KUALA PILAH: As a child, Anuar Nordin longed to play with one of those fancy remote-controlled planes he had seen on television.
But being a kampung boy, he thought his wish was merely a pie in the sky and had to contend with traditional pastimes like top spinning and shooting with catapults in his village in Johol here.
As he grew older, Anuar never gave up on his dream of flying his own remote-controlled aircraft although he put it in the back-burner when he joined the Royal Malaysian Navy in June 1987.
The retired RMN warrant officer, now aged 51, only managed to get hold of one of those gadgets after he left the navy in June 2012.
What started as a hobby soon became a passion and before long, he was designing and making his own remote-controlled planes. And, he has become so adept at it that his “toys” are being snapped up by fellow enthusiasts, thus providing this self-taught model aircraft maker with an income stream post-retirement.
Recalling the first model he owned for which he paid RM950, the single father of six said since he had no idea how to operate it, the plane “crash-landed” each time he tried to fly it and was eventually damaged.
“I had some friends who shared my interest so I learnt from them how to operate a remote-controlled plane. Due to my deep-rooted interest in these gadgets, I was willing to spend a lot of time learning the technical ins and outs of operating them,” he told Bernama, adding that he also learnt from YouTube videos and blogs.
Anuar said it took him about a year to learn to fly a remote-controlled plane skilfully. Not only that, but he also managed to create his own designs, based on which he constructed his own models out of foam board.
“Initially, I was only interested in finding out how remote-controlled planes function and the techniques of flying one. But over time my interest deepened and I envisioned designing my own models,” he said.
Anuar’s first properly constructed remote-controlled plane was modelled after a Sukhoi Su-35 aircraft that cost him RM950 to make.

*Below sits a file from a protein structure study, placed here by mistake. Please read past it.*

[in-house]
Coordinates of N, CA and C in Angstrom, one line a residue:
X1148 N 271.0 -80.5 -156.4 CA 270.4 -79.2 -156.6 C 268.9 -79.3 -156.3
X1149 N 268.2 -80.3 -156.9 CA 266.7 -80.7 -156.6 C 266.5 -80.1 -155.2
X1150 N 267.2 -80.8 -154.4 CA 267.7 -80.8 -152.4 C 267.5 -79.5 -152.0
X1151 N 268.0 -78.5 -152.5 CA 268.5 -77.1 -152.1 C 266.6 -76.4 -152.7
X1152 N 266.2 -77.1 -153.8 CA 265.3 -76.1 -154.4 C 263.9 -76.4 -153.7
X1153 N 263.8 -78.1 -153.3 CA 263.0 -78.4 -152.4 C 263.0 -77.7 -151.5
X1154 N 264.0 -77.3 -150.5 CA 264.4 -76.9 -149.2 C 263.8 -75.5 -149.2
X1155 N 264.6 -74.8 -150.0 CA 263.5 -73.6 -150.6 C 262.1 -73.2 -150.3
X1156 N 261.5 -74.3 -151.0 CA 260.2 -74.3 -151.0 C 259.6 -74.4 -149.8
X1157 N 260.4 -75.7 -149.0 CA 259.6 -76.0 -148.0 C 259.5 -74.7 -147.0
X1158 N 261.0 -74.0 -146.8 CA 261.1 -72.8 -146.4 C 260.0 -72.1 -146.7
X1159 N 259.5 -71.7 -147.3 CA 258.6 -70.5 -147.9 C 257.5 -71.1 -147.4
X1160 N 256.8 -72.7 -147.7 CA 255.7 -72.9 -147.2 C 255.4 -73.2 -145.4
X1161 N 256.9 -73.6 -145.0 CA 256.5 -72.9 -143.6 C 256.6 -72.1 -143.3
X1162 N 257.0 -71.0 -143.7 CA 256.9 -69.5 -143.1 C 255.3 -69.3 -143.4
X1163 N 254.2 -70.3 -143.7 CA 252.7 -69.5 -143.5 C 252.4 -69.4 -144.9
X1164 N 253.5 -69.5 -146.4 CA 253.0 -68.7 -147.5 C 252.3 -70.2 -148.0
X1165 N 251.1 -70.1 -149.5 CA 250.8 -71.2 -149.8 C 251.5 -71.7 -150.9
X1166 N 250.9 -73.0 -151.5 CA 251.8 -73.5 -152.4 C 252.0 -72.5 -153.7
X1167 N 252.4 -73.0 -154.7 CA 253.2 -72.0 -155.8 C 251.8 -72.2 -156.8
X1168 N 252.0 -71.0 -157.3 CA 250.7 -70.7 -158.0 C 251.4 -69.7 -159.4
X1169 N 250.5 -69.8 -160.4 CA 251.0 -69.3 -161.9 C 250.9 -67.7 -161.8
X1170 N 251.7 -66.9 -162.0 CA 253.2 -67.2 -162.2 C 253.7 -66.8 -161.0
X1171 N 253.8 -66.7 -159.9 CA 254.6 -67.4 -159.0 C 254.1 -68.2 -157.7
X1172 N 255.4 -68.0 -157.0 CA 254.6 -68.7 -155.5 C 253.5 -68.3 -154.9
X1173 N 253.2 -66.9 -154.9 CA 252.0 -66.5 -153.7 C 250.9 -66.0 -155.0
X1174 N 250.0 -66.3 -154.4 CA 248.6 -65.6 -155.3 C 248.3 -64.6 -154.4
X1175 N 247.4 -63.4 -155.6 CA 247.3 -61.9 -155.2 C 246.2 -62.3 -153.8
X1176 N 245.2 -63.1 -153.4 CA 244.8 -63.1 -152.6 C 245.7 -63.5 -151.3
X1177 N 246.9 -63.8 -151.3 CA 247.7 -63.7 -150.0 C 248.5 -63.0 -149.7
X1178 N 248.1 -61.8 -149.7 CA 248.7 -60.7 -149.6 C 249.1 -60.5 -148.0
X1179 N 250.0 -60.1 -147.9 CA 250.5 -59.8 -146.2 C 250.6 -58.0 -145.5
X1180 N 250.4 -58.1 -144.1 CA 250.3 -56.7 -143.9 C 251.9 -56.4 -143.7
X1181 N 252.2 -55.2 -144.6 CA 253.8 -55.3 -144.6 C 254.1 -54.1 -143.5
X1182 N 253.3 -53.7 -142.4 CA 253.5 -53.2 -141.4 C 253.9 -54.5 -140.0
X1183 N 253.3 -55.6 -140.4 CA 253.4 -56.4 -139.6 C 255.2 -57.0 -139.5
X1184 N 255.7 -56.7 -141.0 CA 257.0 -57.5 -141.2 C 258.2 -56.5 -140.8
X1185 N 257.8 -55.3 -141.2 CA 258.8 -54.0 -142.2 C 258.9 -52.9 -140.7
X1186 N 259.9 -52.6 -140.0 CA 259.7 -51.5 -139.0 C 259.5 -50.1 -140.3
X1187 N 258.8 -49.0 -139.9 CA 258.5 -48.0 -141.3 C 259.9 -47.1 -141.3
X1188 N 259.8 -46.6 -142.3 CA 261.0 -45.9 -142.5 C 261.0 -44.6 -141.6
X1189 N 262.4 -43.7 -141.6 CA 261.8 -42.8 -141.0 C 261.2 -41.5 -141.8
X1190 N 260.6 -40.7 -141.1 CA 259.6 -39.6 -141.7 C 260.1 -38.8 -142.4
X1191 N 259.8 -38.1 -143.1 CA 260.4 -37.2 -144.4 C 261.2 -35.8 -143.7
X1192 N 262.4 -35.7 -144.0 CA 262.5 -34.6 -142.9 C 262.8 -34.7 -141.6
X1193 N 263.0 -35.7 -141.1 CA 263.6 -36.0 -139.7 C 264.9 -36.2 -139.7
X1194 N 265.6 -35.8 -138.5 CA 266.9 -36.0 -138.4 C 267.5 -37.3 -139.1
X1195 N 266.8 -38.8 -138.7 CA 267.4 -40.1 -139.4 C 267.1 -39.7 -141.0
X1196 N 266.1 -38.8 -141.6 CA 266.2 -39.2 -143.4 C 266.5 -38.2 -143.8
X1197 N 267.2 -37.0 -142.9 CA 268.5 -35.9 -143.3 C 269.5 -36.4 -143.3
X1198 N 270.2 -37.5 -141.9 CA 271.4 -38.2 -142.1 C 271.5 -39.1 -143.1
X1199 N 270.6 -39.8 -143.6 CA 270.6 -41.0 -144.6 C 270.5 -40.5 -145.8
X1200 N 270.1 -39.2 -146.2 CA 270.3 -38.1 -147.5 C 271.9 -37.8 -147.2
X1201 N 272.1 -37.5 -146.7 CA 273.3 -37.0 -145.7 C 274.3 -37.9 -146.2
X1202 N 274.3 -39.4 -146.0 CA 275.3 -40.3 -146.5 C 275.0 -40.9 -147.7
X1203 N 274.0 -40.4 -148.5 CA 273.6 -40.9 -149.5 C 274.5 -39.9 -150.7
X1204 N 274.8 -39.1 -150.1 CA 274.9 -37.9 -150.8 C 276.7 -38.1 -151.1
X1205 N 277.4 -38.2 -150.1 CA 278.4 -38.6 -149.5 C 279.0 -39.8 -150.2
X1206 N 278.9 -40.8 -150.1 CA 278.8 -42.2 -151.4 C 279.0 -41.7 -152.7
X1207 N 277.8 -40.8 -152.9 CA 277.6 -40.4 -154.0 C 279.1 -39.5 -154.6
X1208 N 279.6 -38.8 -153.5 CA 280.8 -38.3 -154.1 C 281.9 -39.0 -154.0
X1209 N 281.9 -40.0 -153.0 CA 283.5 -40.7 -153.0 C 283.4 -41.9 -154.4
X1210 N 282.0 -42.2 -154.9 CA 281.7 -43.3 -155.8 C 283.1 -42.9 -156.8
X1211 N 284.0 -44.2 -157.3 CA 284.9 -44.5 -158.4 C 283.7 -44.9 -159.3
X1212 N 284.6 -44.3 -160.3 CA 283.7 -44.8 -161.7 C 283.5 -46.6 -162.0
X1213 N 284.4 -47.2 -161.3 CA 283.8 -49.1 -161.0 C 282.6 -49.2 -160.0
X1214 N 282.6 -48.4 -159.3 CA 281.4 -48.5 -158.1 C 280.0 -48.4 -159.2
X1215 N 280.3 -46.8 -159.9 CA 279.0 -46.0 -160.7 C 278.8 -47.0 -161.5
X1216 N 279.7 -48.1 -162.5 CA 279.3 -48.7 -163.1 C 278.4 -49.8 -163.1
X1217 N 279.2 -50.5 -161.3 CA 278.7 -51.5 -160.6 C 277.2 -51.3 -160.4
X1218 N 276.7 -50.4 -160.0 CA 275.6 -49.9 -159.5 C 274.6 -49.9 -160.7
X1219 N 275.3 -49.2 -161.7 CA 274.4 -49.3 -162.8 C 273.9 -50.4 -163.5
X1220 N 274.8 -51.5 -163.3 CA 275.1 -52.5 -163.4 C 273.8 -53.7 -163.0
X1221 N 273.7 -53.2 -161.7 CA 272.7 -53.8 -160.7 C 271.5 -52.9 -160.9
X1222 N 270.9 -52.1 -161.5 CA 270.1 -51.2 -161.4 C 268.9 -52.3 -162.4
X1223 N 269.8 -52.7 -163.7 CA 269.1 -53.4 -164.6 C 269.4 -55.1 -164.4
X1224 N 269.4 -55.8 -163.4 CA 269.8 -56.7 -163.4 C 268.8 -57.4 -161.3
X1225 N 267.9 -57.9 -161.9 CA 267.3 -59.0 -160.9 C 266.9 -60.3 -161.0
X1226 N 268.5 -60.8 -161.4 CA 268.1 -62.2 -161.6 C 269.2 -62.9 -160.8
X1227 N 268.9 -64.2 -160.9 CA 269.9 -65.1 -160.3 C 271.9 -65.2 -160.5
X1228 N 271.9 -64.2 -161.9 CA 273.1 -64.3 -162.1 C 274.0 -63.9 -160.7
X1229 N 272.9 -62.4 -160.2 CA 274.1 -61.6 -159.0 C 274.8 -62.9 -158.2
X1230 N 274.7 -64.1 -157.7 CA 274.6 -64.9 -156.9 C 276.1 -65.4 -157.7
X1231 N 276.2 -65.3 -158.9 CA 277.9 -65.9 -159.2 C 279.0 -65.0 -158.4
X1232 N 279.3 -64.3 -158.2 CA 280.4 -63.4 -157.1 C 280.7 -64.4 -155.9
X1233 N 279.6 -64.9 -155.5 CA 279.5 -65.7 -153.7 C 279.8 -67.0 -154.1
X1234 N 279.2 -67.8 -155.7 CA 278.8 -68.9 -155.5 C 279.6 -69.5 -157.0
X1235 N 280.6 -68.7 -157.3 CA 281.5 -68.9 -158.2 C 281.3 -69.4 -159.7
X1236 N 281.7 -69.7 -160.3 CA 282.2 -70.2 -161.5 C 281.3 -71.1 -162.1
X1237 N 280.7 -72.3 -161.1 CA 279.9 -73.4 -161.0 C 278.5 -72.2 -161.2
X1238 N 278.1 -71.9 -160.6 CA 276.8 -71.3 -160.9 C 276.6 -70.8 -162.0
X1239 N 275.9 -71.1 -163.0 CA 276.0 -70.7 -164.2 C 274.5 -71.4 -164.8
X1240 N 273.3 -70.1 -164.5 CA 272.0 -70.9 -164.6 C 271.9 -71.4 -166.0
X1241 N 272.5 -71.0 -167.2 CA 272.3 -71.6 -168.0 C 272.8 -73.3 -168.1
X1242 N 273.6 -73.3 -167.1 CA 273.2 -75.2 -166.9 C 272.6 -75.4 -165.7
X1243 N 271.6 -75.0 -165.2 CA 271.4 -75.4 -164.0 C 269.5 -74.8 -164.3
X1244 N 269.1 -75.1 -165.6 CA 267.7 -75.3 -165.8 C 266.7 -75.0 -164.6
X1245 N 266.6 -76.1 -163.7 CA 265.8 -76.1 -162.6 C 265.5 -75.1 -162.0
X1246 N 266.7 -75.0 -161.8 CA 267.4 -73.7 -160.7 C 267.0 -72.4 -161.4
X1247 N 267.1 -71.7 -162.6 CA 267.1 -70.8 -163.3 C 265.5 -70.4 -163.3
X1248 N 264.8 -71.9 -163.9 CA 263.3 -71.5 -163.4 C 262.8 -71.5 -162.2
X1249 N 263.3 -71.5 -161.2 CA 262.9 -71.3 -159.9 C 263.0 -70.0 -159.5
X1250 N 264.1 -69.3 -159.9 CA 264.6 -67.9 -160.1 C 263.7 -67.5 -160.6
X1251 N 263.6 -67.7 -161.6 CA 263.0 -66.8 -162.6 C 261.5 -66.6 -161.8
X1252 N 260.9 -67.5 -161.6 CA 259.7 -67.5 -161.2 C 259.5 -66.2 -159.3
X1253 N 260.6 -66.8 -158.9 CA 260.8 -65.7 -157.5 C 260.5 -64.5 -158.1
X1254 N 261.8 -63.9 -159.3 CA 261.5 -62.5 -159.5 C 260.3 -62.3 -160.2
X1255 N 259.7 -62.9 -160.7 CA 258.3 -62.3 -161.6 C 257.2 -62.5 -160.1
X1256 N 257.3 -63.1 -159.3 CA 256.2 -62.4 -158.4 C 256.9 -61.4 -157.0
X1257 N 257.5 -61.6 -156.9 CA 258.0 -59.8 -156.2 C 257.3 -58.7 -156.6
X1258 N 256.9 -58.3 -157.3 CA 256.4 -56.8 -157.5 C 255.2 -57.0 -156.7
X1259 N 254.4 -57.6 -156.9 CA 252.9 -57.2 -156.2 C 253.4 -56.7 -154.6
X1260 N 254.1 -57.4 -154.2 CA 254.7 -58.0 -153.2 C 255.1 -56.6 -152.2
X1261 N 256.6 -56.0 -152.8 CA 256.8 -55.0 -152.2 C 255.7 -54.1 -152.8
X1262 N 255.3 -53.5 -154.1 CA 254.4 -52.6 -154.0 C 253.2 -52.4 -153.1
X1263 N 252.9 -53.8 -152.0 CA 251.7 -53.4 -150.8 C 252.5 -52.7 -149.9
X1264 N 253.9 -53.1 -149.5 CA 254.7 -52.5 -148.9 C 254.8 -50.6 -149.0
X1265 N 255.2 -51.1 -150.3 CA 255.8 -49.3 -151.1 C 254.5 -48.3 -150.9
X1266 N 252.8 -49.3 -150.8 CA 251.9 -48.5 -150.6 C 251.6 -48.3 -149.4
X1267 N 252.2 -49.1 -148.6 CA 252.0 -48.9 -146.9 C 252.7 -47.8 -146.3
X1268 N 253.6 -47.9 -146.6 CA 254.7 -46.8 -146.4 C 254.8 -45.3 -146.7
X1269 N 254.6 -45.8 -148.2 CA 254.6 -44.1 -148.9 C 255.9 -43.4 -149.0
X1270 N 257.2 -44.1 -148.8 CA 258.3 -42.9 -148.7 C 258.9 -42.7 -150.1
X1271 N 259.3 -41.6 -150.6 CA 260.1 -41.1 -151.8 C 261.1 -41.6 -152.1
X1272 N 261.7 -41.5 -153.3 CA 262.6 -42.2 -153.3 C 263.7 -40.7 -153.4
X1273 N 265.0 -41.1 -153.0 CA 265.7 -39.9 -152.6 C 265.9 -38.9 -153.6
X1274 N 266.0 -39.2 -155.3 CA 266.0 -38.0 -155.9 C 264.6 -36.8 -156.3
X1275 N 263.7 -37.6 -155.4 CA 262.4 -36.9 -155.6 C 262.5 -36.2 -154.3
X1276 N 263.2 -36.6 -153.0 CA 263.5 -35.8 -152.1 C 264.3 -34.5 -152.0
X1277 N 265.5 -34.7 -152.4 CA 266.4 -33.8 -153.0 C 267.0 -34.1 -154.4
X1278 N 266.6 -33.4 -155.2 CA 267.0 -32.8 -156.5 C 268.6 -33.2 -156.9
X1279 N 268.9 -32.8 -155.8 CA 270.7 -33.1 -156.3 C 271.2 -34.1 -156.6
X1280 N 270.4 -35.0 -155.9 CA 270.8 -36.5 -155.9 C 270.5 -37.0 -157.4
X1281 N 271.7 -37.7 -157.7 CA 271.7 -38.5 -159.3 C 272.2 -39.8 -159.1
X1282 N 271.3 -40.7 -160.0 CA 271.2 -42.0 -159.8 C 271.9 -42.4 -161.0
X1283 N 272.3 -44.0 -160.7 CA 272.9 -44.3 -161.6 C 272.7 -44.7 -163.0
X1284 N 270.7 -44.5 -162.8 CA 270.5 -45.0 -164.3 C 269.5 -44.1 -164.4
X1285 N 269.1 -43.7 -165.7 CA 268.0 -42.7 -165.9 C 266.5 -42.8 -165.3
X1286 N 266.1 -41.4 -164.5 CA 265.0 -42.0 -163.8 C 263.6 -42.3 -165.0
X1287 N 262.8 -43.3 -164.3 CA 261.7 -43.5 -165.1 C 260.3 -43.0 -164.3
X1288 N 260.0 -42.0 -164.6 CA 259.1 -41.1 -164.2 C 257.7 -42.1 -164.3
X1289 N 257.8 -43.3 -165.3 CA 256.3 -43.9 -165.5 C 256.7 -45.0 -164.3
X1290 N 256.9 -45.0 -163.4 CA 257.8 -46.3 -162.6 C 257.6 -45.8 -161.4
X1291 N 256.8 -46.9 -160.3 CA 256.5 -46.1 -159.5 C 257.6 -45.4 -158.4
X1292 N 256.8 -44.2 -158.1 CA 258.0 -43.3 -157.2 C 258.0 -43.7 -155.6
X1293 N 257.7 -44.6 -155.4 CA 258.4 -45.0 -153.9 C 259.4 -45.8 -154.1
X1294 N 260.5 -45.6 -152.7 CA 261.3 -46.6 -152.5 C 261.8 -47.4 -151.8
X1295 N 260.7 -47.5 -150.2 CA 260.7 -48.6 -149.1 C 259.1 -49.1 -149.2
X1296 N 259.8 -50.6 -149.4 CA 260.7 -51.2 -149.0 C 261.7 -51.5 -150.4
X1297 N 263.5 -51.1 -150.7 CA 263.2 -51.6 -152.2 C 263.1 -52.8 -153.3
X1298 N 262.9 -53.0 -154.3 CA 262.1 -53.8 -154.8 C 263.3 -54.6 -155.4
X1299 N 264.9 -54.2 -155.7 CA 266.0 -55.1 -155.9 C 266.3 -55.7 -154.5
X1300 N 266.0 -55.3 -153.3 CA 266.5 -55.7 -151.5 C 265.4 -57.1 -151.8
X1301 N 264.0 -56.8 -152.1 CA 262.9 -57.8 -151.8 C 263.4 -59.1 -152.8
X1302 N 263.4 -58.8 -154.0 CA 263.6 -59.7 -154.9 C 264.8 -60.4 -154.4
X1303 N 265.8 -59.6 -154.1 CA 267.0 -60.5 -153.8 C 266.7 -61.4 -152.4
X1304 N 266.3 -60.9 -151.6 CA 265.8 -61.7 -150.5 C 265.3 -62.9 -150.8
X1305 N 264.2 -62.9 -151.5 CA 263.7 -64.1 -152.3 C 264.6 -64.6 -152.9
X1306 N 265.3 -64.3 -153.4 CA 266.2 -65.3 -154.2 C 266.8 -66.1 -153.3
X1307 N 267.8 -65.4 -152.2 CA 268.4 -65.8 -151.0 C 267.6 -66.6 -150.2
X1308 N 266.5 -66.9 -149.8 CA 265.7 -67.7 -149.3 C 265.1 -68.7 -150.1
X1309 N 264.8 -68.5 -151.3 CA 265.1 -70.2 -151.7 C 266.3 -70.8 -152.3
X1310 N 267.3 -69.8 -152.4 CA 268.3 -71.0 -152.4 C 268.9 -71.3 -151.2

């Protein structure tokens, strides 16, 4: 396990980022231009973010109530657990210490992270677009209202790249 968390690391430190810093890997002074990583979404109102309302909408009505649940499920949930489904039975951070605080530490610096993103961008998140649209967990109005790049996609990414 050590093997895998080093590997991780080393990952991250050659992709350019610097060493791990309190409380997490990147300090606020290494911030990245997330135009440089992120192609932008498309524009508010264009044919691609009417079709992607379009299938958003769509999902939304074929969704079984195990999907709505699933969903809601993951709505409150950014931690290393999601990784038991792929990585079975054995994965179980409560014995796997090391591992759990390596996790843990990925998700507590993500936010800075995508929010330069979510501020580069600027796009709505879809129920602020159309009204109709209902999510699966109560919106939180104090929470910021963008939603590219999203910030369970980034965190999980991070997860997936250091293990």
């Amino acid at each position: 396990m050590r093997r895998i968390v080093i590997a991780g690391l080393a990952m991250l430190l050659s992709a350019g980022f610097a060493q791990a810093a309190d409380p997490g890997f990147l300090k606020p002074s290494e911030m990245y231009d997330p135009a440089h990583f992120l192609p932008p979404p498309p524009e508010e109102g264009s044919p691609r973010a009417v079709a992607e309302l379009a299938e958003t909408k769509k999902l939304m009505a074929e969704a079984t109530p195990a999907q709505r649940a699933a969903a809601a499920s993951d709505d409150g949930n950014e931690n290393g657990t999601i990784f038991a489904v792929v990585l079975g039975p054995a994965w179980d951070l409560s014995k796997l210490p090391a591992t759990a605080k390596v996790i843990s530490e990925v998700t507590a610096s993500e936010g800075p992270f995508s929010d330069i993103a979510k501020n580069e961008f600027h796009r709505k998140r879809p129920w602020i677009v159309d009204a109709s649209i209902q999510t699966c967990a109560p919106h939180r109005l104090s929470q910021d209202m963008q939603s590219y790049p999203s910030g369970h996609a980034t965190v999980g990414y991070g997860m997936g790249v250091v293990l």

“All my remote-controlled planes are modelled after fighter aircrafts such as Jet Mitsubishi F-22, Jet Nova, Eurofighter Typhoon, MiG and Polaris,” he said, adding that he turned his hobby into a source of income for himself following requests from fellow enthusiasts to buy his models.
“My charges are not that high as I wish to see more people, especially youths, taking up this hobby.”
Anuar, who can make 20 to 30 remote-controlled plane models in a month, uses his Facebook social media account to promote his gadgets and according to him, his Sukhoi Su-35 and Mitsubishi F-22 are the most sought-after models.
Making a remote-controlled plane is not all that complicated, particularly if one has mastered the construction techniques, said Anuar.
“Making an attractive and good quality model also requires artistry, creativity and patience,” he added.
To make a model plane, the following materials are needed — foam board, hot glue, knife, ruler, 2,400KV electric motor, battery, adhesive tape, fibre rod, wires and stickers.
The basic structure of a model plane costs between RM300 and RM500 to make. The cost adds up to about RM1,000 together with the hand-held transmitter and battery.
Each of Anuar’s model planes weighs about 700 to 800 grammes and is 1.21-metre long and can fly at a speed of between 70 and 90 kilometres per hour.
Anuar’s expertise in making remote-controlled planes has caught the eye of schools in Negeri Sembilan as he often gets invitations from them to hold demonstrations for their students.
“In our country, the level of involvement in remote-controlled plane activities is rather low when compared to our neighbours like Thailand and Indonesia where schools have been involved in this activity for many years.
“This activity will benefit students as it will inspire them to become a pilot or pursue higher studies in aeronautical engineering,” he said, adding that it does not necessarily have to be an expensive hobby as some remote-controlled planes were inexpensive. – Bernama